Telstra hits the middle ground between performance and price, delivering a solid 4G tablet with good components for its comparably low price tag.
Before reading on, we strongly suggest that you clear your mind of any memories and preconceptions that you may have about Telstra tablets. Yes, there have been some doozies in the past. The terrible T-Touch Tab and T-Hub, for example. These were woeful products, where Telstra clearly put price before any other consideration, and it showed. But the new 4G Tablet is a different beast entirely. For once, it feels well made, with a strong soft-touch plastic underside scored with a dimpled texture that gives the tablet a little grip. If you're familiar with the Motorola Xoom, you will see the similarities here.
The tablet's mechanical controls are all where we'd expect to find them, with the headphone socket along the left-hand side and the power and volume on the top. Under a plastic flap on top, you'll find space for a SIM card and a microSD memory card.
Most importantly, and perhaps surprisingly, the screen on the Telstra 4G Tablet isn't terrible. We're not going to wax lyrical about it being in the same league as the iPad's Retina display — it's not — but for the price, this is a very usable tablet touchscreen. Colours are good, and the brightness is fine, and although some of the text and graphics can be a bit rough around the edges, everything is mostly crisp.
We did notice that the ambient light sensor was a bit inconsistent, and that the screen can sometimes struggle to settle on an auto-brightness setting, but the easy fix for this is to set a brightness level manually and forget about it. The LCD panel is also deeply set below the glass, compared with better models. This can make the screen seem a little washed out a times, and it accentuates reflections on the screen when viewed under bright light sources.
The weight of the unit is one of our only major concerns, design wise. At 670 grams, this tablet weighs nearly as much as the first-generation iPad, and is about 100 grams heavier than most tablets of this size this year. For some people, this might make for an uncomfortable tablet to hold for long sessions, especially in situations where you don't have something to rest it on.
|Telstra 4G Tablet||iPad 3G 16GB||Samsung Galaxy Tab 2 10.1||Asus Transformer Pad (3G)|
|Dual-core 1.5GHz |
|Quad-core 1.4GHz |
|16GB storage |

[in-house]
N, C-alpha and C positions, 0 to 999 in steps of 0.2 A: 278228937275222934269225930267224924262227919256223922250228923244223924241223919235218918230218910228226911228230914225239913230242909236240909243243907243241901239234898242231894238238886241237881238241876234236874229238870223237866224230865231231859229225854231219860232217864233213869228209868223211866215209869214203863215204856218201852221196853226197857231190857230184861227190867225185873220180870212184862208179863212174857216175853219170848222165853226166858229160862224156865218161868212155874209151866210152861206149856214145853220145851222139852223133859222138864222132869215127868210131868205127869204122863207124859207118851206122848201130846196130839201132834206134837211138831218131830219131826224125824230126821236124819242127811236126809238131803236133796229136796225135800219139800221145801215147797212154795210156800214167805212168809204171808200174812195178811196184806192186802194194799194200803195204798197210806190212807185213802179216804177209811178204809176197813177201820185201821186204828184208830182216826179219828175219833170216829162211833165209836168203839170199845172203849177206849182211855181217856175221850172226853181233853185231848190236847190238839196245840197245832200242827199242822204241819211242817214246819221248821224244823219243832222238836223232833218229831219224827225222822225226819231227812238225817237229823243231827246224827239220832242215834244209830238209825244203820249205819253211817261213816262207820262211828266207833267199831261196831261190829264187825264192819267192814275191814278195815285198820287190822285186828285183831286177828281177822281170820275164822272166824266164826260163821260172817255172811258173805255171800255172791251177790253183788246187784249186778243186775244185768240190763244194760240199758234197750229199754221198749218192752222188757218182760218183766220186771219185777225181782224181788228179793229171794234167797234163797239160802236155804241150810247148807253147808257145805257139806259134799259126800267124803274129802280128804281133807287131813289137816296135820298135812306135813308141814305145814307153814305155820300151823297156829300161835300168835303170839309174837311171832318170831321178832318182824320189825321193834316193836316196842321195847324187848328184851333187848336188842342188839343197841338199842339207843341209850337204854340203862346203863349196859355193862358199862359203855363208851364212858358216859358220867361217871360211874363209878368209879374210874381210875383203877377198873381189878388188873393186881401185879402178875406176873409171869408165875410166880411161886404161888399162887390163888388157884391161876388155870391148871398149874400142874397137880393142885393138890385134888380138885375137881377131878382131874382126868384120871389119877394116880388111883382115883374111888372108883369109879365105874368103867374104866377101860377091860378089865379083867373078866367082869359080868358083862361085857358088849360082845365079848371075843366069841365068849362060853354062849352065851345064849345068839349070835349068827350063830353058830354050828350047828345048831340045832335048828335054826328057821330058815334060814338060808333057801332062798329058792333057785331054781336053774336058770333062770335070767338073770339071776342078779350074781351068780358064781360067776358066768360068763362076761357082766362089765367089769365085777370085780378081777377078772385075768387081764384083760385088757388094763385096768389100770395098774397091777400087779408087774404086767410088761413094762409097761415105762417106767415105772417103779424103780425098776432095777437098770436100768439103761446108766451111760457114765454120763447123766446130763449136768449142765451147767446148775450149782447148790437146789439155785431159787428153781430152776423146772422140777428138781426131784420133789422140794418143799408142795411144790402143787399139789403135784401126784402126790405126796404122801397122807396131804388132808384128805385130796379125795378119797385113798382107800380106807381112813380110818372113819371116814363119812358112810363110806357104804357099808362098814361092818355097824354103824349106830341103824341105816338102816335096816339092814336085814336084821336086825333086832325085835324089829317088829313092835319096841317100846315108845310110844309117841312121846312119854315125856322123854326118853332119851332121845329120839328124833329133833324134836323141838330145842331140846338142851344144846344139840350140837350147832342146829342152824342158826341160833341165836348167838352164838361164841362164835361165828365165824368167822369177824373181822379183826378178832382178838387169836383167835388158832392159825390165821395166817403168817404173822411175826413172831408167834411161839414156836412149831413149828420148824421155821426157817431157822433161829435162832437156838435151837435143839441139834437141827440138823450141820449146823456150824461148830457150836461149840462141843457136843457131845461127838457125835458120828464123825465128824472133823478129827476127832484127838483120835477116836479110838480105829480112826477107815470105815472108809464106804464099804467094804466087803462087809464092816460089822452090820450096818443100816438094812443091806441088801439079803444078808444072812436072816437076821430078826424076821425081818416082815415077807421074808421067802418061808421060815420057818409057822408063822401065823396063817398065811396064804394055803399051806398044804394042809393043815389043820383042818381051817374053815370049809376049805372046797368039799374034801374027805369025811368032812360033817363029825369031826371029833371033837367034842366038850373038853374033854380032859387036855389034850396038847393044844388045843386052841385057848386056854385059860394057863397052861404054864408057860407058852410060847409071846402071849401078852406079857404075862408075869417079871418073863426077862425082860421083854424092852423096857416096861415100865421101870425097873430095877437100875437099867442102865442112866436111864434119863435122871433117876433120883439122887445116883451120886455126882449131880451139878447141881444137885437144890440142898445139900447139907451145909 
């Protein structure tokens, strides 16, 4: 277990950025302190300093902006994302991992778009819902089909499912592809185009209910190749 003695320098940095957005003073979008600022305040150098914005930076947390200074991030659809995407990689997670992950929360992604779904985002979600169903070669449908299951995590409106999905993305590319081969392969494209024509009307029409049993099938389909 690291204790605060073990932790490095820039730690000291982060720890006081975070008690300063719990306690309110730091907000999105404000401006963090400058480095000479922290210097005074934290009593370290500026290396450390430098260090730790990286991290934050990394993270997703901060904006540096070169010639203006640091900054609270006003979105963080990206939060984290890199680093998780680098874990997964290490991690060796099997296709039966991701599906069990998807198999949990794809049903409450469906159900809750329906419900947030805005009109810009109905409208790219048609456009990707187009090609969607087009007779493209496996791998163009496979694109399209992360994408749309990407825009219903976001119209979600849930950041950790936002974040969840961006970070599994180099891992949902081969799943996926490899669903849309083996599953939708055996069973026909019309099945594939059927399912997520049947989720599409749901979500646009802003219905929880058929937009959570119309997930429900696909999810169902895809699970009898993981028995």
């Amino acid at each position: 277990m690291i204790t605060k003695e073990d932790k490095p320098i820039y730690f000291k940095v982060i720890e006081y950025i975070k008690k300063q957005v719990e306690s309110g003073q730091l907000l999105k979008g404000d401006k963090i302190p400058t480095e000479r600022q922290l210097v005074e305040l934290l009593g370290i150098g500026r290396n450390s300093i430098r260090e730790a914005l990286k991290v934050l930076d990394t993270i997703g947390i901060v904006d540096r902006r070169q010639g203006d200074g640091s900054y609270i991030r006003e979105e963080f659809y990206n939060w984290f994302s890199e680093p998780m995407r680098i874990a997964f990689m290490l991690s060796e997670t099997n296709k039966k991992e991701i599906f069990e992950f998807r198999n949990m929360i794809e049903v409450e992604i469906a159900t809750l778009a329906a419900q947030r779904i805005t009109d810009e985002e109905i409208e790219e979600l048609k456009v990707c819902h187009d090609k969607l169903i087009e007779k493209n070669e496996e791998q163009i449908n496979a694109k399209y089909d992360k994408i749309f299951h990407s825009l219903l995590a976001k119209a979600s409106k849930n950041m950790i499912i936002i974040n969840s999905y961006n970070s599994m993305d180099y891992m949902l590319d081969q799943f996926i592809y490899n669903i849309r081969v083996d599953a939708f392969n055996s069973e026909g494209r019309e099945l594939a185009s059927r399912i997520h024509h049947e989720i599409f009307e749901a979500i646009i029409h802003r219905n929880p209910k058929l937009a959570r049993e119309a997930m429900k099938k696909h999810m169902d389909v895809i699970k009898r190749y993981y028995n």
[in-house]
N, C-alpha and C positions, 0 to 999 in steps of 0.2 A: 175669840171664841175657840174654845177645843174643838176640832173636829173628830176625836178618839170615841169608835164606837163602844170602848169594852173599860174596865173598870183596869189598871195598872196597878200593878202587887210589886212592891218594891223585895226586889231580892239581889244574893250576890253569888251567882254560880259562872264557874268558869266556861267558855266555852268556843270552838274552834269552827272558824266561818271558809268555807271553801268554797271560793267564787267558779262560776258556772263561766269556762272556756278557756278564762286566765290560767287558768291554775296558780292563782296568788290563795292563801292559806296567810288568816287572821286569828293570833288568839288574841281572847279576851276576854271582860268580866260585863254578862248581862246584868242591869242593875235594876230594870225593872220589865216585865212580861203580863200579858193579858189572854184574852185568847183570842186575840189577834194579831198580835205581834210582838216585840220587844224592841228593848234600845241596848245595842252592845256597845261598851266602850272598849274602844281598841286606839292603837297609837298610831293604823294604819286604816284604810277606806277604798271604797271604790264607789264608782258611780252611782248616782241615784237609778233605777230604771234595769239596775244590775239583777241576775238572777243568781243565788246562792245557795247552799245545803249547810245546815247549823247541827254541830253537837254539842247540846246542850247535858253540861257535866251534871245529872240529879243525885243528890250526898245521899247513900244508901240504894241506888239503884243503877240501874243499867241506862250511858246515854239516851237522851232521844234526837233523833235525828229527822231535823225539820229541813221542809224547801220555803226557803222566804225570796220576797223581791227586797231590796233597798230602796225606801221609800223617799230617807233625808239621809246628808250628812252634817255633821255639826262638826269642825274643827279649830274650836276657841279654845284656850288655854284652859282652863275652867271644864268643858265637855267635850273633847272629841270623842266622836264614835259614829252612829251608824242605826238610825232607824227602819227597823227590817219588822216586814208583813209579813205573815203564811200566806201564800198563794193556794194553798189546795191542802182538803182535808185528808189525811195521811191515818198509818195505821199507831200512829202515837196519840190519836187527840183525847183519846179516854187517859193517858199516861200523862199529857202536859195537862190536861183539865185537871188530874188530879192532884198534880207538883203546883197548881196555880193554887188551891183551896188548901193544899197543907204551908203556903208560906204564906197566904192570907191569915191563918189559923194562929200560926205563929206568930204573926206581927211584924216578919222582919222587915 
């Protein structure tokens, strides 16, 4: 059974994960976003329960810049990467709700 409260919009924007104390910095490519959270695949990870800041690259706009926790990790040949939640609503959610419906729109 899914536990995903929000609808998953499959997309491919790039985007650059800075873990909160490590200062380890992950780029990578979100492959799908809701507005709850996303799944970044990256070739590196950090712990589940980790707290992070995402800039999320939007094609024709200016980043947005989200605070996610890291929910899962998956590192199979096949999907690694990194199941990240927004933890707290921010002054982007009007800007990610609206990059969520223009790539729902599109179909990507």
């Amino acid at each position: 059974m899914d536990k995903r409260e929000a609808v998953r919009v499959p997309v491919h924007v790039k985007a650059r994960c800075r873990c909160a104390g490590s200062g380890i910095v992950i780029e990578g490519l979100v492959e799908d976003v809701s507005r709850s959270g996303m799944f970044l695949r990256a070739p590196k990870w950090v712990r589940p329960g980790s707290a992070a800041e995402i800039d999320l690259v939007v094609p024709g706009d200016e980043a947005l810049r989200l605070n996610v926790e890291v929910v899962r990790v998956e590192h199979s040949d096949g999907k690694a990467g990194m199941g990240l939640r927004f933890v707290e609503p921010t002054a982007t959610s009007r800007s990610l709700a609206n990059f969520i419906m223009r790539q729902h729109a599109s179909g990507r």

|16GB storage||32GB storage |
|Android ICS||iOS 6||Android ICS||Android ICS|
To say that Telstra, or its manufacturing partner ZTE, has customised the user interface from its Android Ice Cream Sandwich base would be stretching the truth a little. This is essentially a stock Android experience, coloured by a few original wallpapers and a couple of pre-installed apps.
One of the significant changes is to the lock screen, where an app called Mi-EasyAccess controls the front door. This gives the user two options: either hold down to unlock the tablet, or swipe to reveal six customisable app shortcuts. These, obviously, unlock the tablet directly into the associated app when pressed.
For the tablet's AU$480 price tag, Telstra includes a punchy Qualcomm dual-core processor clocked at 1.5GHz and an Adreno 225 graphics unit. Telstra doesn't list the RAM of this unit in any of its official documentation, but several apps we've used claimed that there is a total of 630MB of RAM in play — quite an unusual number. This combination delivers, though, scoring well on performance benchmarks and easily running complex 3D gaming titles like Riptide GP.
The tablet's 6900mAh capacity battery also delivers the goods, managing six and a half hours of continuous web browsing on a 4G connection. Standby power is also quite good; we estimate that it would take between four and five days to run through a full battery cycle with 4G on and sync settings set to automatic.
Important to the value proposition of this tablet is its 4G network compatibility. At AU$480, this is the cheapest 4G tablet available in Australia, and one of the cheapest tablets to offer a mobile data option at all.
This is also an important element to consider when deciding whether to buy this tablet. AU$480 will nab you the tablet, but you will have to supplement this with AU$30 or so per month for data. If you think you are unlikely to use the data, and that you'll rely on Wi-Fi instead, there are better Wi-Fi-only models to be had for this price.
Besides mobile data, the 4G Tablet also supports connections to Wi-Fi networks, including Wi-Fi Direct sharing and Bluetooth pairing. There is no near-field communication (NFC), however.
Besides the essential tablet features, Telstra also includes two cameras: a rear-facing 5-megapixel module, and a 2-megapixel lens on the front. There are a number of pre-installed apps outside of the stock Android experience, including World Clock, Voice Recorder, an Office document reader and a Power Manager tool. Of course, you can supplement these with your choice of the 700,000 apps available on the Google Play Store.
Telstra-branded products have been a laughable affair in the past, but the 4G Tablet is a big step away from this tainted history. This tablet feels good to hold, though heavy, and offers big value for money with its battery life, processing, 4G connectivity and decent touchscreen. In this price range, you could choose a Wi-Fi-only iPad, Nexus 10 or Samsung Galaxy tablet instead, but with few trade-offs to tie it down, the Telstra 4G Tablet is worth a look, too.